Another element of the photography that had to be taken into account -- given that Fraser operates the camera himself -- was that the first-person material meant had to serve as an actor in a way. Each of the camera's movements in those moments is specific, tailored to trained military personnel.

"It's almost like robots," he says. "Like aliens. That was one of the things early on that Kathryn and I discussed in terms of the way the camera should move…[The SEALs are] experts. They know exactly what they’re doing the same way you know exactly what you’re doing when you sit down at the typewriter and I know exactly what I do when I get behind a camera. You still have that degree of creativity and degree of things that change in every job, but they know exactly how they’re gonna behave. And we talked about the camera being the same way.

"The camera should never have felt outlandish or uncontrolled. It needs to feel human. And that, I guess, is the underlying principle of the way this camera moves. It’s human but controlled. So rarely did it ever go on a dolly. It was always generally on the shoulder. There were no zooms or running. The camera always just walked – a very methodical sort of simple pace."

The cobbling together of all these elements for the sequence painted it in such stark contrast to the rest of the film's aesthetic, but it was a delight for the cinematographer, who's having a busy year with "Snow White and the Huntsman" and "Killing Them Softly" in addition to "Zero Dark Thirty."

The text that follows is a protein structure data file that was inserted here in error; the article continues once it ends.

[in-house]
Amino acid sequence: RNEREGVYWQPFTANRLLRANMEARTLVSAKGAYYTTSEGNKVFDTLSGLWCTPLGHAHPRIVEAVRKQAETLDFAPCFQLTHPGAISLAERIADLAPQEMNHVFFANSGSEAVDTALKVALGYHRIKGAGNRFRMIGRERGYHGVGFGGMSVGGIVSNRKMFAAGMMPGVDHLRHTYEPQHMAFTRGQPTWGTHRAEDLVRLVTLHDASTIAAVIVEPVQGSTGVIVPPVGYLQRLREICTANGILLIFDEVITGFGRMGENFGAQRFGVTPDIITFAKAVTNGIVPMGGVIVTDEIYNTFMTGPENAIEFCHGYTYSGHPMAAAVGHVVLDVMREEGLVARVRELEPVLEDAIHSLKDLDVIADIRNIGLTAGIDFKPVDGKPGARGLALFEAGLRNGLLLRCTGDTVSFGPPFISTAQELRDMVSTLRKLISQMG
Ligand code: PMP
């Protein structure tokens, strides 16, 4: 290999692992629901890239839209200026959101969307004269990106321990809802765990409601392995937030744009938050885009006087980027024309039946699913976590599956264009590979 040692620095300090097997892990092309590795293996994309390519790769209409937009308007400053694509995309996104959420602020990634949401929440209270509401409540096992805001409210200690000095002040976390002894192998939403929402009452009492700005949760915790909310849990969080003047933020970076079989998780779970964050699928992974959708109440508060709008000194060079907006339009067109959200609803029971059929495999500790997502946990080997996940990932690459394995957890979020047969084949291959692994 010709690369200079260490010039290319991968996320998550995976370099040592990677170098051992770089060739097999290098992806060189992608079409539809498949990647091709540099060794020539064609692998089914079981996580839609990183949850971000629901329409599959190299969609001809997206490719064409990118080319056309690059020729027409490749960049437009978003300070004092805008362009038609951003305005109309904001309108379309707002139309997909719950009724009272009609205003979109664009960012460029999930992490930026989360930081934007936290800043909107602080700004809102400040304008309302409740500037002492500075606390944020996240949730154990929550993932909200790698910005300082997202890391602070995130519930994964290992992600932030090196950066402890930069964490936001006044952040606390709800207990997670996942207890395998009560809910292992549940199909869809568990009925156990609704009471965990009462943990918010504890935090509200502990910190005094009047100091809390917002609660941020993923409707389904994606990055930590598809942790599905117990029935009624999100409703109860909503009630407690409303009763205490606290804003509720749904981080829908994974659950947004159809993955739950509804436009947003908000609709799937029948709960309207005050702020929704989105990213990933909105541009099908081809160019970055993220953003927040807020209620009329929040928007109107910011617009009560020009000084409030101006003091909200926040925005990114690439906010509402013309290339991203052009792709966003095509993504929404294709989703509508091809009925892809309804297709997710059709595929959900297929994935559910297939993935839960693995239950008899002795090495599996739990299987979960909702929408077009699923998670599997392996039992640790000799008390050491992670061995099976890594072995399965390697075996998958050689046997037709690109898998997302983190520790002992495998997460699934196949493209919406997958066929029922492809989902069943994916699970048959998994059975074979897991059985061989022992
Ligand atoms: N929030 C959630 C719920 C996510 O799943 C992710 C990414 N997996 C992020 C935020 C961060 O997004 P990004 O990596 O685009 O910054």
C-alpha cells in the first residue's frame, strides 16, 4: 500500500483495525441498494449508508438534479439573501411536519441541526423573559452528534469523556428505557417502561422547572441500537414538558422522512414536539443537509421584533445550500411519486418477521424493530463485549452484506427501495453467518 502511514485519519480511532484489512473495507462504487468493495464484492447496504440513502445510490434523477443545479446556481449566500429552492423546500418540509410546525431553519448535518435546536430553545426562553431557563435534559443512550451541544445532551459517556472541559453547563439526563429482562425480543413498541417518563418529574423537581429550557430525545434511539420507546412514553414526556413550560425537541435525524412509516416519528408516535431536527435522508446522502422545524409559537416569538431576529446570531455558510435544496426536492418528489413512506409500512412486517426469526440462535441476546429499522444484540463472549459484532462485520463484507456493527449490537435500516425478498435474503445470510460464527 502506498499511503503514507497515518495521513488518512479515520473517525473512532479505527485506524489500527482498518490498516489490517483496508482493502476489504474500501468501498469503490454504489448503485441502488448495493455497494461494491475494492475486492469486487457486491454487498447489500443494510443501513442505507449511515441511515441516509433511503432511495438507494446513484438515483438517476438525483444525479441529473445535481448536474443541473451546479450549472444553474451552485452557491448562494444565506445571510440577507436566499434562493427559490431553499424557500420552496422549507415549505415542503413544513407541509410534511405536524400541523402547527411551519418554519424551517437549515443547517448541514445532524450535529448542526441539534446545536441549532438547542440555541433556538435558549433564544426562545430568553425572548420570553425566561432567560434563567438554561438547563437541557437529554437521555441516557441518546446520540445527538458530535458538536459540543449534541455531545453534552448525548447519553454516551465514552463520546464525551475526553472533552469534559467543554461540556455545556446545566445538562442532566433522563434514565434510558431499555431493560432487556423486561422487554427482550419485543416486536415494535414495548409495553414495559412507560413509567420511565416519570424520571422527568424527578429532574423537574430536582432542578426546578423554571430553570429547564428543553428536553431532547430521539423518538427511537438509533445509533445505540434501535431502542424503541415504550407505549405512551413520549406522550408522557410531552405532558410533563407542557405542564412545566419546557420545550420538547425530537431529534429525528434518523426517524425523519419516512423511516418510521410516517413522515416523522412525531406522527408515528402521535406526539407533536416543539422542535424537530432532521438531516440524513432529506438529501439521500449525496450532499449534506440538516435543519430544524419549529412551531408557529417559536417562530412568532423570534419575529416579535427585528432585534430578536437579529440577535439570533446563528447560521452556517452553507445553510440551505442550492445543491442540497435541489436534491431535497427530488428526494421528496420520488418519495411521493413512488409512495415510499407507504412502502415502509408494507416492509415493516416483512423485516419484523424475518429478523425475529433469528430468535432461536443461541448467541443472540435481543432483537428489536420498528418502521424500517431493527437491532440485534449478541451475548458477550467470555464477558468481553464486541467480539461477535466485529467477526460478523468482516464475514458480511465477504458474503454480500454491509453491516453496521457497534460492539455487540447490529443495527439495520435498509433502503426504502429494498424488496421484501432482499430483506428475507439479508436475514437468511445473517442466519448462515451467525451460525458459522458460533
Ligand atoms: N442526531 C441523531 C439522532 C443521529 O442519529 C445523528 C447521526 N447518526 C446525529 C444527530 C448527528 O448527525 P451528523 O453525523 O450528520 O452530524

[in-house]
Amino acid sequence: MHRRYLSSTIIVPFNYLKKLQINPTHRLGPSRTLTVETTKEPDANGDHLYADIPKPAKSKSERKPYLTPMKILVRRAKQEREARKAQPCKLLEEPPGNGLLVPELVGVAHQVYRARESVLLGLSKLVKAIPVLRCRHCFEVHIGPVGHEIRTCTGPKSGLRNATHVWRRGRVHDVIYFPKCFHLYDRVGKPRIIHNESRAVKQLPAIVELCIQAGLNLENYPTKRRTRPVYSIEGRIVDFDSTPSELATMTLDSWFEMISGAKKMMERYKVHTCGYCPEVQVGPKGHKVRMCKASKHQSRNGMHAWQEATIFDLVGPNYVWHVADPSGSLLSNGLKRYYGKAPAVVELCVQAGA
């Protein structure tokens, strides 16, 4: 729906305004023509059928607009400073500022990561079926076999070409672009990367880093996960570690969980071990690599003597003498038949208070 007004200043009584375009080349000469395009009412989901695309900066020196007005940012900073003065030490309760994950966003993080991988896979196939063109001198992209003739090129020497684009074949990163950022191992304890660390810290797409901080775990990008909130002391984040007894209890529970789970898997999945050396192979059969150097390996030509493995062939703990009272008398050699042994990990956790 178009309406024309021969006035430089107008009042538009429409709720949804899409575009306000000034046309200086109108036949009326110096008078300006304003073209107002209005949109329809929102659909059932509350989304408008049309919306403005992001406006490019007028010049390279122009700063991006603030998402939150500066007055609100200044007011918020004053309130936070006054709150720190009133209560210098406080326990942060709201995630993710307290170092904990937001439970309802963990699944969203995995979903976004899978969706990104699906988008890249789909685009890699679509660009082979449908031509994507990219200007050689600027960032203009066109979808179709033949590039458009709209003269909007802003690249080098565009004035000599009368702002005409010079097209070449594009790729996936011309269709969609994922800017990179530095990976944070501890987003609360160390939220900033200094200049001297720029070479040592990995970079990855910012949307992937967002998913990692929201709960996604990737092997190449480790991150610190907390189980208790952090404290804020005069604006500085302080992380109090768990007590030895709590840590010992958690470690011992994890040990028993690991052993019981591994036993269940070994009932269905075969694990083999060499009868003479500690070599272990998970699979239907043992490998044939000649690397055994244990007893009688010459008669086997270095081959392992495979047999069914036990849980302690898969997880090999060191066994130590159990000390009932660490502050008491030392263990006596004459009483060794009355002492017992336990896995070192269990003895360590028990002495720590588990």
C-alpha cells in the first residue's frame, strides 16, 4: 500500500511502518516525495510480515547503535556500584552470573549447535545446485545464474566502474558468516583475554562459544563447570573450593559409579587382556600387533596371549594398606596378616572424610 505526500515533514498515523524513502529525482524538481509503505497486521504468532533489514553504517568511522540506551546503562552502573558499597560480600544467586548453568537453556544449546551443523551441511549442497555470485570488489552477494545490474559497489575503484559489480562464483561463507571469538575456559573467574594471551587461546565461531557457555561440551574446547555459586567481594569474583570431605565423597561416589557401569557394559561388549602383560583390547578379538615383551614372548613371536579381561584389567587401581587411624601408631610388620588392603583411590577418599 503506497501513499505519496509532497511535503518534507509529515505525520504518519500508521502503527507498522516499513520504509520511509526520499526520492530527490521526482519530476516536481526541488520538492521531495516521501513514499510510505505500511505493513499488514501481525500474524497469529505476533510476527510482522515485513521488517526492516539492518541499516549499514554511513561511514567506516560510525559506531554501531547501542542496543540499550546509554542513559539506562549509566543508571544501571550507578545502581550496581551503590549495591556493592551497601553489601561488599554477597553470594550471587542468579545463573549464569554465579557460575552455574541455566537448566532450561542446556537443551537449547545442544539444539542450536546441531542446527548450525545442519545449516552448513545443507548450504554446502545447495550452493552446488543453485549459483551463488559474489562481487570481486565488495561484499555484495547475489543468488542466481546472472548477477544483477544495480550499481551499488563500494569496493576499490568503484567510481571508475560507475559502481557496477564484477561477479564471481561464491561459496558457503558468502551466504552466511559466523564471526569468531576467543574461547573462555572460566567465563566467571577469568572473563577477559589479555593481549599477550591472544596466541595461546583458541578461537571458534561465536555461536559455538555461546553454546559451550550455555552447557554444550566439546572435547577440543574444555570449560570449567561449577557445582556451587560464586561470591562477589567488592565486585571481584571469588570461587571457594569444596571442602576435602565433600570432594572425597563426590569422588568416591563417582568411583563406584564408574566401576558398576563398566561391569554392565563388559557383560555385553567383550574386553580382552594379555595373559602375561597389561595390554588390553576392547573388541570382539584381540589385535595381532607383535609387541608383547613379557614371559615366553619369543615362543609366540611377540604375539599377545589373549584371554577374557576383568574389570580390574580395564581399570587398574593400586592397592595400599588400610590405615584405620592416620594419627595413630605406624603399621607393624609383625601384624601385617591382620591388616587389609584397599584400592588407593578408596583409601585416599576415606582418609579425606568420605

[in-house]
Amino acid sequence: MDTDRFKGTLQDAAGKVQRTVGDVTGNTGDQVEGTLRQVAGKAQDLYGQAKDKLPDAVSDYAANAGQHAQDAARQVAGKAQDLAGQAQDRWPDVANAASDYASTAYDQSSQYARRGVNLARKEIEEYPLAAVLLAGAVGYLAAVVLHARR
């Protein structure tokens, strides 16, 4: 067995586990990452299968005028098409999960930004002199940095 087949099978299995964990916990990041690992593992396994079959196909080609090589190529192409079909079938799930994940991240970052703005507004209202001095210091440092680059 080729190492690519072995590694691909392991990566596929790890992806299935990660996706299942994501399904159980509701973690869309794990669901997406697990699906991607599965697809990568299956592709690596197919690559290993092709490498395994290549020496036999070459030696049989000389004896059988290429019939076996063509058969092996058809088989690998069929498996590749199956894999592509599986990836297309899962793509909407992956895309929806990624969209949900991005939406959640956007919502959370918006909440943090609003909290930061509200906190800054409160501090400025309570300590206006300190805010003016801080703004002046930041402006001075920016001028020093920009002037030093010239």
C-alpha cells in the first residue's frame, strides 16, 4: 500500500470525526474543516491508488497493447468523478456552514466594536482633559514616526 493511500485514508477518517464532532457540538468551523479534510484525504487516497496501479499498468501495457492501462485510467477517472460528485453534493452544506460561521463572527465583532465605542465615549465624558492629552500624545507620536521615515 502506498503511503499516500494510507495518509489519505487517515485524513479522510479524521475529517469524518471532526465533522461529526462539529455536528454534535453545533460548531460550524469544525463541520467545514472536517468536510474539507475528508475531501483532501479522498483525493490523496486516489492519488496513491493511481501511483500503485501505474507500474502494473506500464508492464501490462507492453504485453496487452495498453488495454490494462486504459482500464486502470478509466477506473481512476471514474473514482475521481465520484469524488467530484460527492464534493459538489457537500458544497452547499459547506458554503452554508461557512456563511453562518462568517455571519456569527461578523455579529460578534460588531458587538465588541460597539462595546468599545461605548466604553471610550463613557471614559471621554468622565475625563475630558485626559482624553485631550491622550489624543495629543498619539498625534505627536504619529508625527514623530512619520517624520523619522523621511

"It was very much a guerrilla-style shoot in most respects," he says, "even though it had, you know, the weight of history behind it and we had the amount of days we needed to shoot this. Still, in some ways it felt very guerrilla, like we were a team going into a situation, achieving our goals and then quickly getting out."

Still, he thinks more on that initial instinct, to capture night time the way the eye sees it, and how difficult it is to represent. But he notes the quickly evolving technology of the day, that when we first spoke three years ago about his work on "Bright Star," the Arri Alexa was still but a pipe dream. And he's hopeful that one day maybe he'll satisfy his own quest.

"Night time is an elusive thing still for us to capture in all its beauty," he says. "And, you know, you have films coming out like 'Drive,' for example, that captures amazing city nightlife in a way that hasn’t been done before. And 'Collateral,' that captured this light in a very unusual sort of way. It’s hard to find reference for desert night lighting. I found it really hard. And I’ll keep my eye on looking because I still want to get better at that craft."

"Zero Dark Thirty" opens in limited release on December 19.